Members of the Iowa State volleyball team met with the media after practice Tuesday. Here are some highlights from the interviews.
Inconsistencies with its attack has been a recurring problem for Iowa State throughout much of the season.
These issues came to a head at the beginning of conference play, specifically during a three-game stretch against Baylor, Texas Tech and Oklahoma. In those three games, Iowa State averaged a hitting percentage of .193 percent.
Over the last three games, however, Iowa State is hitting at .340 percent clip. Not by coincidence, the Cyclones are 2-1 in those matches, with the lone loss coming to then-No. 4 Texas. Coach Christy Johnson-Lynch credits the all-around improvement of the team for the uptick in offensive efficiency.
"We've gotten a lot better the last three matches, especially offensively," she said. "Usually, you don't see that this time of year. And it's a lot of things, our setting has gotten better, ball control has gotten better."
Additionally, Johnson-Lynch noted the Cyclones seem to be playing a lot more free and less tense over the past three matches, which has contributed to much fewer attack and service errors.
Johnson-Lynch also credited outside hitters Josie Herbst and Eleanor Holthaus for their roles in the offensive turnaround, saying that their ability to score has been crucial in opening up opportunities for teammates as opponents turn their attention to them.
Herbst said an emphasis on communication and hitting efficiently has been the primary reason for the recent success of the two.
"Me and El probably just keep talking to the team," Herbst said. "We try to do that as much as possible."
Keeping things grounded
Even with two straight wins and three straight solid performances, Iowa State's still has its fair share of issues to solve.
That's why the team isn't getting too high on itself despite the recent upswing in play. As a whole, the Cyclones know they still have a lot of ground to make up in the Big 12 Conference, and the solid play of late won't last if they don't continue to work hard.
"We don't have any room to just not really stay focused," Johnson-Lynch said. "Our focus right now is just to get a little bit better, control what we can control, and that's our work ethic and effort."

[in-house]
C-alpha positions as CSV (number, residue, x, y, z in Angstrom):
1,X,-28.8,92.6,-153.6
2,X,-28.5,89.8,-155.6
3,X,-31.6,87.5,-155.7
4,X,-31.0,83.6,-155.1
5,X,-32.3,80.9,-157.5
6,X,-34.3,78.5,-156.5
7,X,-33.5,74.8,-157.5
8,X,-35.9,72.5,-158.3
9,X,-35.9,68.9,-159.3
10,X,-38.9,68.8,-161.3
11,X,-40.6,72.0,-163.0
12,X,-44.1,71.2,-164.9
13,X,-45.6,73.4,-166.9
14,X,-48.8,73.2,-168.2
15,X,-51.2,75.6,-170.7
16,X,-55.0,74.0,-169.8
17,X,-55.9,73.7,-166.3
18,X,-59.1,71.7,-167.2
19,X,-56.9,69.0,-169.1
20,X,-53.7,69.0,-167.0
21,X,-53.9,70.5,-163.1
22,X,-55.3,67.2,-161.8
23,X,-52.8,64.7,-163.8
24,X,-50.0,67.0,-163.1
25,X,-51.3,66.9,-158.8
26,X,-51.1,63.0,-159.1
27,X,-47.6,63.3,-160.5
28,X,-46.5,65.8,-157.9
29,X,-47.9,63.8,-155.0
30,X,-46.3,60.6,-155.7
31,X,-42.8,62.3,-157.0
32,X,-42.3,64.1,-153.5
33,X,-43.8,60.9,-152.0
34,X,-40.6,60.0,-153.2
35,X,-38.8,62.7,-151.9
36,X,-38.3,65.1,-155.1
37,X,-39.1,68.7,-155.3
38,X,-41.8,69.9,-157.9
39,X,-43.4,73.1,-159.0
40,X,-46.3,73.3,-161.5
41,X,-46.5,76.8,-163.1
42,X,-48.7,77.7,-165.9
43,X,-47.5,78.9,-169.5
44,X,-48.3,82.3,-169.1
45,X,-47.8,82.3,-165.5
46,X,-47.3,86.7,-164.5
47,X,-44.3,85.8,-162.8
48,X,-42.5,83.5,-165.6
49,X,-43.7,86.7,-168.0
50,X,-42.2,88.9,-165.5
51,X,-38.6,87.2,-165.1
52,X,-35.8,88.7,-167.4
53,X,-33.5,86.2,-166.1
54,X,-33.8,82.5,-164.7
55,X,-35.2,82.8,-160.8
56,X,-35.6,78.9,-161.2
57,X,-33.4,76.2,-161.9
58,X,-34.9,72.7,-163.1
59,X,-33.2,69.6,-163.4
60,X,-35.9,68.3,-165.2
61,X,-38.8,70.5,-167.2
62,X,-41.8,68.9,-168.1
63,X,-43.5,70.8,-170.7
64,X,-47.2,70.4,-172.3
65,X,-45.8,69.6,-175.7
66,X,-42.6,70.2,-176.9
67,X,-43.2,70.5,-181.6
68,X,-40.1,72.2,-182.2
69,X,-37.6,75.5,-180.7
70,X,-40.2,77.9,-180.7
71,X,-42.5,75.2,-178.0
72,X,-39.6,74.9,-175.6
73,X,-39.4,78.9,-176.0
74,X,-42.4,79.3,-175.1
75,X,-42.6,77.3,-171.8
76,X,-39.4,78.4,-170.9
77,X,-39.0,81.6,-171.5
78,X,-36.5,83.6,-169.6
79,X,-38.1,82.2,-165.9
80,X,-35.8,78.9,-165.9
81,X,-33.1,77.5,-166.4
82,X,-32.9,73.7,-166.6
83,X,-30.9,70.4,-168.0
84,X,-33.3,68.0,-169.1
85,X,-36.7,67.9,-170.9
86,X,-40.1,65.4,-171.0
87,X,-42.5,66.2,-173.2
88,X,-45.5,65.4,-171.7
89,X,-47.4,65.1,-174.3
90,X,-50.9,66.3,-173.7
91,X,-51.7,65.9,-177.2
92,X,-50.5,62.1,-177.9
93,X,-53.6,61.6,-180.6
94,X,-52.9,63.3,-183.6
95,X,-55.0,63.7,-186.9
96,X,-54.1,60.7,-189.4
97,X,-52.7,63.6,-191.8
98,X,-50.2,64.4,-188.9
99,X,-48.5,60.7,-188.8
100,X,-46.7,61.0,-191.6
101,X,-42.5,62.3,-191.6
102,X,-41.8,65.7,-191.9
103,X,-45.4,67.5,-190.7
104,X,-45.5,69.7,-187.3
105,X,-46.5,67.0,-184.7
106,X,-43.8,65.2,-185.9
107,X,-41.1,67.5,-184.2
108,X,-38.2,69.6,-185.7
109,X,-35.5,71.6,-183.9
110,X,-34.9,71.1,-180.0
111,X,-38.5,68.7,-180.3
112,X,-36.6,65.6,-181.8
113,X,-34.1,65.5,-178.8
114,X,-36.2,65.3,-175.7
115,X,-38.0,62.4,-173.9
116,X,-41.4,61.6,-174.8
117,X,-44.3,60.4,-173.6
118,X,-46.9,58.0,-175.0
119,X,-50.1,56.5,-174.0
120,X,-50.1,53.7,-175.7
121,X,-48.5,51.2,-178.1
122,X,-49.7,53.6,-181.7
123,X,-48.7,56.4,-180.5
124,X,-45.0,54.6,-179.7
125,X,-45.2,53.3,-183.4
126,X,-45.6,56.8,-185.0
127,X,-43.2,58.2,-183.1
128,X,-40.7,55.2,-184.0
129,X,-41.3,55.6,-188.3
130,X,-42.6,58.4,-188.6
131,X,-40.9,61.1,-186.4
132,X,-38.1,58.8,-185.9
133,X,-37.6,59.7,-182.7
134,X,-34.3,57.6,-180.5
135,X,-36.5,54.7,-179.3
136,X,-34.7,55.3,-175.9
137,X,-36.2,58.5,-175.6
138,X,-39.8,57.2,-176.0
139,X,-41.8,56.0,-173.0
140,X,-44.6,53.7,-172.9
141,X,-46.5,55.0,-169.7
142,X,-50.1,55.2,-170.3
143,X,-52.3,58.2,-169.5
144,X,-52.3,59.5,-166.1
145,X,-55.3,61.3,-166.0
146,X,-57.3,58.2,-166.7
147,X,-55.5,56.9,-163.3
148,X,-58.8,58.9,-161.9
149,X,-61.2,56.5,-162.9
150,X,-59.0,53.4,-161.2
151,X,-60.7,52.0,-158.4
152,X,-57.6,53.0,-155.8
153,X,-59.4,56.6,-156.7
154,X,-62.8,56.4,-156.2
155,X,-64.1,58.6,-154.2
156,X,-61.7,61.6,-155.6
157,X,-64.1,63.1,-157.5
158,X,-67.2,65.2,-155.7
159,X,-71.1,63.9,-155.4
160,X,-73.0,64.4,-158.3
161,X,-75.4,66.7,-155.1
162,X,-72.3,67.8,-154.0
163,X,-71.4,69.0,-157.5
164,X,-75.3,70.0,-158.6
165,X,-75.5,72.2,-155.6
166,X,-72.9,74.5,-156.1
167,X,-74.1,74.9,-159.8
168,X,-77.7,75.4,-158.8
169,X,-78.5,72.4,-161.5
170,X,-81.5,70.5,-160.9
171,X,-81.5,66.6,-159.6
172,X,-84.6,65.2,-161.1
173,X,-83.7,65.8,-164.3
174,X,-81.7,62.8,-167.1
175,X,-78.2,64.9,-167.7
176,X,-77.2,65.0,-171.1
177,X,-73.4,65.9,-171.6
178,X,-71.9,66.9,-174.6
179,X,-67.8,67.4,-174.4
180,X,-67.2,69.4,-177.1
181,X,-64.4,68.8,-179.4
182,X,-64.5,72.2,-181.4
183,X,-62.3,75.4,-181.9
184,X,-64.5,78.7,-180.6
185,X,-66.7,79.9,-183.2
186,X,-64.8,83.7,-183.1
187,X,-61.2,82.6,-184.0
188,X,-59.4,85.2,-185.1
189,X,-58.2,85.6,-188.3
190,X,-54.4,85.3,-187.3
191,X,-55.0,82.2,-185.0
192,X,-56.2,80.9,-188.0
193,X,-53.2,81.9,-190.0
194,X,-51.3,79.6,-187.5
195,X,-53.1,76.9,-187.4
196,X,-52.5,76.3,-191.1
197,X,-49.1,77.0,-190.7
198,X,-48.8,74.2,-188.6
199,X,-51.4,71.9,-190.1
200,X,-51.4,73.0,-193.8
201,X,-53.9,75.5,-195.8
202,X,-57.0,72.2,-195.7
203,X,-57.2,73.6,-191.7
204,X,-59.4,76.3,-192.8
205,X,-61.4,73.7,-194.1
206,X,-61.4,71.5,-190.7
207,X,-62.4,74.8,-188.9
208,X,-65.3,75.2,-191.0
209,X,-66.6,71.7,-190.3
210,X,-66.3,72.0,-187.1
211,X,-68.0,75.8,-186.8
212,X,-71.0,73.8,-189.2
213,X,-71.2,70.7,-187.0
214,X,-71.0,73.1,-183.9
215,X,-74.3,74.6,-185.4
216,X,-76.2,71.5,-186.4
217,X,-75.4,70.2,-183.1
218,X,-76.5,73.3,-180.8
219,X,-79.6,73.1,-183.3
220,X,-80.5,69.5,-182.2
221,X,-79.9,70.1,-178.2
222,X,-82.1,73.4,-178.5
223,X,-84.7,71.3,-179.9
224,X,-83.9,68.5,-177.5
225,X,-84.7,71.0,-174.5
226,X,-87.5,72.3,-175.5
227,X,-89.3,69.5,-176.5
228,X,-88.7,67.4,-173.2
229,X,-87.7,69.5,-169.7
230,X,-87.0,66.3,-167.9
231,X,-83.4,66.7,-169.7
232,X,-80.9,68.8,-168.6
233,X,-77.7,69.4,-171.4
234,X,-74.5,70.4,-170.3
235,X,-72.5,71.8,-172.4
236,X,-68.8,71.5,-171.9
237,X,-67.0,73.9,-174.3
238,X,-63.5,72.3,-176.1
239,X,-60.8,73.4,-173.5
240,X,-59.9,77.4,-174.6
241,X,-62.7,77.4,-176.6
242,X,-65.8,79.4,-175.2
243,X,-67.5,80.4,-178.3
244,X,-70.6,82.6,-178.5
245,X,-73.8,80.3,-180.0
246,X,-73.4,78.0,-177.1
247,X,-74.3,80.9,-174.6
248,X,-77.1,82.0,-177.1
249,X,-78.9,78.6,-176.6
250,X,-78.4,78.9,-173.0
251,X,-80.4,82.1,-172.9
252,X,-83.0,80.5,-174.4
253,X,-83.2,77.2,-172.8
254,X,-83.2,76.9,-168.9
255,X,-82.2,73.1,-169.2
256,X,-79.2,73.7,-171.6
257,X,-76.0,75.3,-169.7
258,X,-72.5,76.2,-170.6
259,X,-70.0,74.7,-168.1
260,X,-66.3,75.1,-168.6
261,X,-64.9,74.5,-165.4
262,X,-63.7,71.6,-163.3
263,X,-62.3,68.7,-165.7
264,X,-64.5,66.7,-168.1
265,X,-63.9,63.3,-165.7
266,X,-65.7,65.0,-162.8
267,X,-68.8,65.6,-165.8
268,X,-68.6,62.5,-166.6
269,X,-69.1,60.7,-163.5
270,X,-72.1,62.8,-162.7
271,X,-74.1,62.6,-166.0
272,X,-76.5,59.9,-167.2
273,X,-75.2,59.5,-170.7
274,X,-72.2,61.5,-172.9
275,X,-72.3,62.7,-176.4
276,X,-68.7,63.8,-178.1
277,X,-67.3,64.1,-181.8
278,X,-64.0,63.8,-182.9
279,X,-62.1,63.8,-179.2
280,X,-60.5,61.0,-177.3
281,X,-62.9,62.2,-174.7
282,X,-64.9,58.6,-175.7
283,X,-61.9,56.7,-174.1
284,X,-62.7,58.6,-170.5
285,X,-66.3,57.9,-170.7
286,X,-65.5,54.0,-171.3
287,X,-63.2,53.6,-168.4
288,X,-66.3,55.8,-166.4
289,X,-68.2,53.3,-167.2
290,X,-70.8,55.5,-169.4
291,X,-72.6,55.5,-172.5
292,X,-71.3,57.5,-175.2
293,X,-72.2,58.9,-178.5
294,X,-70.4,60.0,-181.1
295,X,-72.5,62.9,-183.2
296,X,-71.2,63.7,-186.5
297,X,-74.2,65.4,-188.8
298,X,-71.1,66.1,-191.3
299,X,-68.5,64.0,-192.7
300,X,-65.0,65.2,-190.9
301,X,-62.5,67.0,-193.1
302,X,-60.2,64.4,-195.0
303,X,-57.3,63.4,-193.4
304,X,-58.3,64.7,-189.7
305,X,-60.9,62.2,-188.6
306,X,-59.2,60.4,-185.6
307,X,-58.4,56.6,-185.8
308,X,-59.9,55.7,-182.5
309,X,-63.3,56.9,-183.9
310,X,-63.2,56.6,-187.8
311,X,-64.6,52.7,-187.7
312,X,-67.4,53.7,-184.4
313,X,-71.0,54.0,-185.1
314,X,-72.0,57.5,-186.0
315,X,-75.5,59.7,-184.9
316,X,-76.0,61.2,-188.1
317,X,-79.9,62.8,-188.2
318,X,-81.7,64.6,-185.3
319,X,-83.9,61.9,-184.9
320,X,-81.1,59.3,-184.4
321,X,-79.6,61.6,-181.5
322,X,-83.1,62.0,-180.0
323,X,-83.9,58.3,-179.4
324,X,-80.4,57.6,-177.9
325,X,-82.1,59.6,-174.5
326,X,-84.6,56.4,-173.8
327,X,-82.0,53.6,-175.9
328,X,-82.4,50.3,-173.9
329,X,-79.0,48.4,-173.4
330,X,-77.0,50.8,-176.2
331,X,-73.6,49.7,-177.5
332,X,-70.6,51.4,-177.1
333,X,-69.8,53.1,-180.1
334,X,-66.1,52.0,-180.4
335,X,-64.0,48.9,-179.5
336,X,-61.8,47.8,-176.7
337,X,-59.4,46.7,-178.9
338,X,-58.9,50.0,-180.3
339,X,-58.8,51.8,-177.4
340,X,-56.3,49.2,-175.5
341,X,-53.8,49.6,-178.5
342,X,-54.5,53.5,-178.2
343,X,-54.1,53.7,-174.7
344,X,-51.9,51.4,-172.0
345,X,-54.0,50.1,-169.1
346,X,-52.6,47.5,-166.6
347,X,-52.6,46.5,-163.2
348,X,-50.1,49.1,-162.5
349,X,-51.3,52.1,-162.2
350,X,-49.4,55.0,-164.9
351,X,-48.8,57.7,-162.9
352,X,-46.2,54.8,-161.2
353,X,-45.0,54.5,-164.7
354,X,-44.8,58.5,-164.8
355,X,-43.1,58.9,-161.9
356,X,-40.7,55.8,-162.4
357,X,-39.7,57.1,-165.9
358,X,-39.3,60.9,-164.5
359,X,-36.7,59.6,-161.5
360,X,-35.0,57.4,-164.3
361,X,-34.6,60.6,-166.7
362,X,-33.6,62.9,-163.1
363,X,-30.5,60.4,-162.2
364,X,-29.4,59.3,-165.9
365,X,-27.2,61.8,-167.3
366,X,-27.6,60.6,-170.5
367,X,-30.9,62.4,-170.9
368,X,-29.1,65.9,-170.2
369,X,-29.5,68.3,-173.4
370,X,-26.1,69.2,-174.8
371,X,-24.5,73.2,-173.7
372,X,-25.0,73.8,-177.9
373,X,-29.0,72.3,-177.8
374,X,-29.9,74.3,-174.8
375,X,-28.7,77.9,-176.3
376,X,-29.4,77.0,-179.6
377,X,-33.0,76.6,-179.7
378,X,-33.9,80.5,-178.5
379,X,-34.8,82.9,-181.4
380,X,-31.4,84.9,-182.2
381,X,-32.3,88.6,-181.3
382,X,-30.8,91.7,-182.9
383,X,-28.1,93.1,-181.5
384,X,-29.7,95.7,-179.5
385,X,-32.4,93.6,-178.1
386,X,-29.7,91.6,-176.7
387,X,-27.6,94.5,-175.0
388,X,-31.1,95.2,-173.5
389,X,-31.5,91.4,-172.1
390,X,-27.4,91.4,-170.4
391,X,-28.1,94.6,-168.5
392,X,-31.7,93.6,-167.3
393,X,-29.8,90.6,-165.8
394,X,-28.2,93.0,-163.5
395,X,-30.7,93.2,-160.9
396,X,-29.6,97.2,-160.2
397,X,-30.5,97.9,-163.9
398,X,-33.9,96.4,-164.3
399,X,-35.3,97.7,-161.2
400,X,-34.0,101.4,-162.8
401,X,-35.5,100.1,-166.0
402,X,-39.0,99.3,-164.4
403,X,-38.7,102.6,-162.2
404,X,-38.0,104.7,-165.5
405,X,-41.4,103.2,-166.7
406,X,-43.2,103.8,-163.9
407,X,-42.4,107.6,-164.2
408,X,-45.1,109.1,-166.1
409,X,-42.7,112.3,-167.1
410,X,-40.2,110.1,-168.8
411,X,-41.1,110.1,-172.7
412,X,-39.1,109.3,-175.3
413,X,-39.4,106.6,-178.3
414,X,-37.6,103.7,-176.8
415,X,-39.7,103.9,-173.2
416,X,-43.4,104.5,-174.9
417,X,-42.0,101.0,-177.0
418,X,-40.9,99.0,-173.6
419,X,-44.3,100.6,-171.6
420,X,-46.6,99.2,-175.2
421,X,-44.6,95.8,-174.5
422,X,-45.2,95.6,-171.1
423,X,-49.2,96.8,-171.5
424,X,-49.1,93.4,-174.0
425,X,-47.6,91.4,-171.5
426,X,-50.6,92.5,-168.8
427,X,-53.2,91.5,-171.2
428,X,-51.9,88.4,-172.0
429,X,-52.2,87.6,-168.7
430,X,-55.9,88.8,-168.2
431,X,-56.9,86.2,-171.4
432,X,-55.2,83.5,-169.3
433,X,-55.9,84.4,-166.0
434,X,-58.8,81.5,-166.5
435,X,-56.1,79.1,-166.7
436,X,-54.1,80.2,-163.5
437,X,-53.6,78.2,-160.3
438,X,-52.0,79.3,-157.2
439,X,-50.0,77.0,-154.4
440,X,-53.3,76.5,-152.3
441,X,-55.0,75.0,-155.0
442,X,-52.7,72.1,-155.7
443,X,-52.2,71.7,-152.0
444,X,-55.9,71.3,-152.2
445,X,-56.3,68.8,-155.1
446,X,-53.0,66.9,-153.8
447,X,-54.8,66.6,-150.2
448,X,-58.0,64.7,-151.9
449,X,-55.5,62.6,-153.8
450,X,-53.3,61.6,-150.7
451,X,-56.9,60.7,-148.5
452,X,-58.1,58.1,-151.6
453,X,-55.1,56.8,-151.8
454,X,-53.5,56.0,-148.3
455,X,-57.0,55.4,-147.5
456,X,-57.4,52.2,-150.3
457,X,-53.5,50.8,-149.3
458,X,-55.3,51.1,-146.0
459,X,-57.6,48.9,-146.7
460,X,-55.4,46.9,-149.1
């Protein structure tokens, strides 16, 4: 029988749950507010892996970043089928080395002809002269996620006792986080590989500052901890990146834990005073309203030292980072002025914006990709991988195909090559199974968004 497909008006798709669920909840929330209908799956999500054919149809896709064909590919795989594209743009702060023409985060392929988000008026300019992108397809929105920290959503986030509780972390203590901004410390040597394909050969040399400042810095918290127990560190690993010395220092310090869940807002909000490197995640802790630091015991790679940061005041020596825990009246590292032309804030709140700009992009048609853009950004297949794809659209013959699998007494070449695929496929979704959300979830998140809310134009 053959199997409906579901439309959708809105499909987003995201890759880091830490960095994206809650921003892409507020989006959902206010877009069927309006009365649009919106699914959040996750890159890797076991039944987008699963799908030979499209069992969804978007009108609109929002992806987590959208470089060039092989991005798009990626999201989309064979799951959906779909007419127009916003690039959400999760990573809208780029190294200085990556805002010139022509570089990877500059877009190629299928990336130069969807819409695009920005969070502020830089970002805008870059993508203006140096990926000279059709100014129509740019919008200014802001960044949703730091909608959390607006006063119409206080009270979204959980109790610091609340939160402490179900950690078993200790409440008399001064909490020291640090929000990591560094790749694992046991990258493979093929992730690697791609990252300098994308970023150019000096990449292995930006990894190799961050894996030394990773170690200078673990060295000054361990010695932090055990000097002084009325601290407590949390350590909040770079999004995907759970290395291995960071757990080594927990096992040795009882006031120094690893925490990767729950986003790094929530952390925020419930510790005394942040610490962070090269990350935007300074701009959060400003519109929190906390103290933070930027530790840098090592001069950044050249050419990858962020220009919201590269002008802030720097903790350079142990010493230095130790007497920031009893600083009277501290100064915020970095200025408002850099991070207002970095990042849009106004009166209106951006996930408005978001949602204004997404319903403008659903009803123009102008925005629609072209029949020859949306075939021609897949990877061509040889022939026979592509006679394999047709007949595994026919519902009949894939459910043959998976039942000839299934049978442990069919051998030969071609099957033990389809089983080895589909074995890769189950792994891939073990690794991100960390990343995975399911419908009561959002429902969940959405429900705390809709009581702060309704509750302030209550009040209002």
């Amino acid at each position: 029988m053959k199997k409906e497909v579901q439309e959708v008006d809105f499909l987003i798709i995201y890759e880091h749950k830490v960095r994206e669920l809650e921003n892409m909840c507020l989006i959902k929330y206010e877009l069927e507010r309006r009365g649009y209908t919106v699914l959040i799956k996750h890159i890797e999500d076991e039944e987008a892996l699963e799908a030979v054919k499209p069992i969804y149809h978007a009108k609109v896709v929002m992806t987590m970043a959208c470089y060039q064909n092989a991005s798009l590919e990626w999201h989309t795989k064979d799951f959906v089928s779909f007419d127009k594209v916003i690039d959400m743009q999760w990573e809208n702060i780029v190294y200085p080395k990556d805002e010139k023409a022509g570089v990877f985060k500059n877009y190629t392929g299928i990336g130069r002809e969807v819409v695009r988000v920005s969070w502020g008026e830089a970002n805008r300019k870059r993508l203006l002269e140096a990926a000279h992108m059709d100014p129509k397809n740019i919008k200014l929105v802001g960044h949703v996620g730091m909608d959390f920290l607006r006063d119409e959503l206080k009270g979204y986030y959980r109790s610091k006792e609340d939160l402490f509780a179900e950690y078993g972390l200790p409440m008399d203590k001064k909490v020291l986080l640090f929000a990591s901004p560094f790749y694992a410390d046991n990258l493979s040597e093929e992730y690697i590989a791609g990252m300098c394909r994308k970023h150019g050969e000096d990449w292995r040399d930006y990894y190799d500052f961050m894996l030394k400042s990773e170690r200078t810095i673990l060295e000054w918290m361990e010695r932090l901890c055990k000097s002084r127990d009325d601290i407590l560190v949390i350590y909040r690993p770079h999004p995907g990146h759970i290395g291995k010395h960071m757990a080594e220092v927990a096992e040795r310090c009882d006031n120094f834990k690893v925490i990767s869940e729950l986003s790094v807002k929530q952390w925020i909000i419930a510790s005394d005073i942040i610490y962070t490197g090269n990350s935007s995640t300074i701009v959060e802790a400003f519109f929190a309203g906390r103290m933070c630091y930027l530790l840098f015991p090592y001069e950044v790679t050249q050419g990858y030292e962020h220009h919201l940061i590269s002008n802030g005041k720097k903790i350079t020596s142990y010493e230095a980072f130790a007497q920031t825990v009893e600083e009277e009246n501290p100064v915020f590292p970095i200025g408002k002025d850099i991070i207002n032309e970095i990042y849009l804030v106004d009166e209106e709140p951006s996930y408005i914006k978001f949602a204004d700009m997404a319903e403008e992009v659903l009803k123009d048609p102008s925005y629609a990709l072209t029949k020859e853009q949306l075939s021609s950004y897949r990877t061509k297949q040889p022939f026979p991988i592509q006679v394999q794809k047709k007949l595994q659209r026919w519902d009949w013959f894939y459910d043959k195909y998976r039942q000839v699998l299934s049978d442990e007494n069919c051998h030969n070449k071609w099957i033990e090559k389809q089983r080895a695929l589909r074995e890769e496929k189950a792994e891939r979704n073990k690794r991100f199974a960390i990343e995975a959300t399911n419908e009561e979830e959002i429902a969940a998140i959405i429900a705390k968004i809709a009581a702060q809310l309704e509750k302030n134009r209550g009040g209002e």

Specifically, Johnson-Lynch wants to focus on continuing to do the small things, which she says is the primary reason Iowa State pulled itself out of its funk in the first place.
"We've tried to throw in a bunch of little things to help us become more competitive and get used to a faster pace,"Johnson-Lynch said. "And I think those things have helped."
Lazard stepping up
Last week, players mentioned in interviews that senior middle blocker Grace Lazard has been instrumental in the team's turnaround, thanks largely to her play and vocal leadership.
Lazard's play has certainly taken a noticeable jump this year. Defensively, she's maintained her blocks/set rate from last year while more than doubling her digs/set (0.31 to 0.73).
She's also improved in terms of her offensive efficiency, bringing her hitting percentage from .279 percent last year to .332 percent in 2018. Combined with her increased leadership role, the argument can be made Lazard might be one of the most important players on Iowa State's roster.
Lazard said it was important for her, as a senior, to take on a leadership role with Iowa State going through a rough stretch, in order set the tone for the rest of the team.
"It's easy to give up or disengage right when we're losing, but it's just about not giving up and setting an example for others on the team," Lazard said. "I think it's just important to have people on the team who are vocally engaged at all times."